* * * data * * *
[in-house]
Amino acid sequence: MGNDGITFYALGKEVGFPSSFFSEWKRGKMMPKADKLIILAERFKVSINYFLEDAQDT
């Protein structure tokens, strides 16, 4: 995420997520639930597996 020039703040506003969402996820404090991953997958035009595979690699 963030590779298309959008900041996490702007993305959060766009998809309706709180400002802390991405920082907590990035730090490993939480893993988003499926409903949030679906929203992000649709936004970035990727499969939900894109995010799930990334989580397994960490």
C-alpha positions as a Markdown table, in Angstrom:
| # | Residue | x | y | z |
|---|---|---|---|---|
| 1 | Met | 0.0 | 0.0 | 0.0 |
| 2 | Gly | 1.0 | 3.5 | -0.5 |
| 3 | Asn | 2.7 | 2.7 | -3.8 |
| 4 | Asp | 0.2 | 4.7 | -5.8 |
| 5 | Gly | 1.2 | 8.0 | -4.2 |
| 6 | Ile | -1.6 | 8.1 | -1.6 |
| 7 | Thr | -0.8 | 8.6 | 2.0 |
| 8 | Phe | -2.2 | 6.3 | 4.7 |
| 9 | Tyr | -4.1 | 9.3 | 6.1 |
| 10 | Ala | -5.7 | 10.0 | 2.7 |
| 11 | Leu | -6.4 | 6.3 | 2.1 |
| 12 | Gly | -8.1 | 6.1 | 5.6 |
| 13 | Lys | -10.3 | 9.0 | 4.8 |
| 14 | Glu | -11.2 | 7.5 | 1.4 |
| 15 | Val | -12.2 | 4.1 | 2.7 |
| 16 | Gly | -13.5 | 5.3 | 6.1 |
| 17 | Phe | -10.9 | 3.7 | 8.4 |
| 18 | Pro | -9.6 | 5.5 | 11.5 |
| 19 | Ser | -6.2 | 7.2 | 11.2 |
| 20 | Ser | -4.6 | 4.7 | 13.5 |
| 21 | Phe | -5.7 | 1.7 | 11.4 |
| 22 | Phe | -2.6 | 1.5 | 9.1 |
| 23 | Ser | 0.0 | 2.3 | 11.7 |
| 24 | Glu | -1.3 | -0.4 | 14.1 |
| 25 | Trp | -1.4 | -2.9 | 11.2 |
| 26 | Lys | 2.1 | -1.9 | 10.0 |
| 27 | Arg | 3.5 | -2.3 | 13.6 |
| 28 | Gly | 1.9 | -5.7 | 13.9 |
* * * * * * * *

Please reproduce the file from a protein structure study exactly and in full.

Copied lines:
[in-house]
Amino acid sequence: MGNDGITFYALGKEVGFPSSFFSEWKRGKMMPKADKLIILAERFKVSINYFLEDAQDT
């Protein structure tokens, strides 16, 4: 995420997520639930597996 020039703040506003969402996820404090991953997958035009595979690699 963030590779298309959008900041996490702007993305959060766009998809309706709180400002802390991405920082907590990035730090490993939480893993988003499926409903949030679906929203992000649709936004970035990727499969939900894109995010799930990334989580397994960490």
C-alpha positions as a Markdown table, in Angstrom:
| # | Residue | x | y | z |
|---|---|---|---|---|
| 1 | Met | 0.0 | 0.0 | 0.0 |
| 2 | Gly | 1.0 | 3.5 | -0.5 |
| 3 | Asn | 2.7 | 2.7 | -3.8 |
| 4 | Asp | 0.2 | 4.7 | -5.8 |
| 5 | Gly | 1.2 | 8.0 | -4.2 |
| 6 | Ile | -1.6 | 8.1 | -1.6 |
| 7 | Thr | -0.8 | 8.6 | 2.0 |
| 8 | Phe | -2.2 | 6.3 | 4.7 |
| 9 | Tyr | -4.1 | 9.3 | 6.1 |
| 10 | Ala | -5.7 | 10.0 | 2.7 |
| 11 | Leu | -6.4 | 6.3 | 2.1 |
| 12 | Gly | -8.1 | 6.1 | 5.6 |
| 13 | Lys | -10.3 | 9.0 | 4.8 |
| 14 | Glu | -11.2 | 7.5 | 1.4 |
| 15 | Val | -12.2 | 4.1 | 2.7 |
| 16 | Gly | -13.5 | 5.3 | 6.1 |
| 17 | Phe | -10.9 | 3.7 | 8.4 |
| 18 | Pro | -9.6 | 5.5 | 11.5 |
| 19 | Ser | -6.2 | 7.2 | 11.2 |
| 20 | Ser | -4.6 | 4.7 | 13.5 |
| 21 | Phe | -5.7 | 1.7 | 11.4 |
| 22 | Phe | -2.6 | 1.5 | 9.1 |
| 23 | Ser | 0.0 | 2.3 | 11.7 |
| 24 | Glu | -1.3 | -0.4 | 14.1 |
| 25 | Trp | -1.4 | -2.9 | 11.2 |
| 26 | Lys | 2.1 | -1.9 | 10.0 |
| 27 | Arg | 3.5 | -2.3 | 13.6 |
| 28 | Gly | 1.9 | -5.7 | 13.9 |